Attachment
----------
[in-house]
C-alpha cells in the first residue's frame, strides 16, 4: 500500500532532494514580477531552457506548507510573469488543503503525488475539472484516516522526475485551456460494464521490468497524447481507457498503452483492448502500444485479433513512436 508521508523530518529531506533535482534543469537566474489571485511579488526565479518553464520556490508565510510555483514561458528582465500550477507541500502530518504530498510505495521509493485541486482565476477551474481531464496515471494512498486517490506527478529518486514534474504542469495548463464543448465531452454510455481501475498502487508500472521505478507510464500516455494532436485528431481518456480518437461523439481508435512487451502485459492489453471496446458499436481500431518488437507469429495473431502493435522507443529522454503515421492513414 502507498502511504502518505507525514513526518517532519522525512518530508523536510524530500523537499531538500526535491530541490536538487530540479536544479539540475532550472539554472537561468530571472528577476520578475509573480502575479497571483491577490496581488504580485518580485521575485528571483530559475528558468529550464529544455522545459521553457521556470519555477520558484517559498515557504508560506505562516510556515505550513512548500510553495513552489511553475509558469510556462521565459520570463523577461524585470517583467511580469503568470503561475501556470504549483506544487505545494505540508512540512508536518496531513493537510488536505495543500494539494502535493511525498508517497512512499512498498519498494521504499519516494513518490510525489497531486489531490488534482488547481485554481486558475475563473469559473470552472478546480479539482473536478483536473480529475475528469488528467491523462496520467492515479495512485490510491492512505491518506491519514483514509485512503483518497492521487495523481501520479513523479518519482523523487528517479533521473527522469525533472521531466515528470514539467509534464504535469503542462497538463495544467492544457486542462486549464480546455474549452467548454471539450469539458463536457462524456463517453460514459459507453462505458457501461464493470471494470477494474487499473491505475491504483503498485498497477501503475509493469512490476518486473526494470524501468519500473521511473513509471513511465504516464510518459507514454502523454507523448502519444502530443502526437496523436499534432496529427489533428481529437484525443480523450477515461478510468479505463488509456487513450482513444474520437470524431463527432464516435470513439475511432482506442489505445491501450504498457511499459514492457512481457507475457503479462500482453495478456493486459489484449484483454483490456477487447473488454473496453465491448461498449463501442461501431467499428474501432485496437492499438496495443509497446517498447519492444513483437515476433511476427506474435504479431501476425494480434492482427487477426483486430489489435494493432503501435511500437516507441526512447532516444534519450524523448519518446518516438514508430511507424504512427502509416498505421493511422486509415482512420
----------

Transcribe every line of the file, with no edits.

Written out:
[in-house]
C-alpha cells in the first residue's frame, strides 16, 4: 500500500532532494514580477531552457506548507510573469488543503503525488475539472484516516522526475485551456460494464521490468497524447481507457498503452483492448502500444485479433513512436 508521508523530518529531506533535482534543469537566474489571485511579488526565479518553464520556490508565510510555483514561458528582465500550477507541500502530518504530498510505495521509493485541486482565476477551474481531464496515471494512498486517490506527478529518486514534474504542469495548463464543448465531452454510455481501475498502487508500472521505478507510464500516455494532436485528431481518456480518437461523439481508435512487451502485459492489453471496446458499436481500431518488437507469429495473431502493435522507443529522454503515421492513414 502507498502511504502518505507525514513526518517532519522525512518530508523536510524530500523537499531538500526535491530541490536538487530540479536544479539540475532550472539554472537561468530571472528577476520578475509573480502575479497571483491577490496581488504580485518580485521575485528571483530559475528558468529550464529544455522545459521553457521556470519555477520558484517559498515557504508560506505562516510556515505550513512548500510553495513552489511553475509558469510556462521565459520570463523577461524585470517583467511580469503568470503561475501556470504549483506544487505545494505540508512540512508536518496531513493537510488536505495543500494539494502535493511525498508517497512512499512498498519498494521504499519516494513518490510525489497531486489531490488534482488547481485554481486558475475563473469559473470552472478546480479539482473536478483536473480529475475528469488528467491523462496520467492515479495512485490510491492512505491518506491519514483514509485512503483518497492521487495523481501520479513523479518519482523523487528517479533521473527522469525533472521531466515528470514539467509534464504535469503542462497538463495544467492544457486542462486549464480546455474549452467548454471539450469539458463536457462524456463517453460514459459507453462505458457501461464493470471494470477494474487499473491505475491504483503498485498497477501503475509493469512490476518486473526494470524501468519500473521511473513509471513511465504516464510518459507514454502523454507523448502519444502530443502526437496523436499534432496529427489533428481529437484525443480523450477515461478510468479505463488509456487513450482513444474520437470524431463527432464516435470513439475511432482506442489505445491501450504498457511499459514492457512481457507475457503479462500482453495478456493486459489484449484483454483490456477487447473488454473496453465491448461498449463501442461501431467499428474501432485496437492499438496495443509497446517498447519492444513483437515476433511476427506474435504479431501476425494480434492482427487477426483486430489489435494493432503501435511500437516507441526512447532516444534519450524523448519518446518516438514508430511507424504512427502509416498505421493511422486509415482512420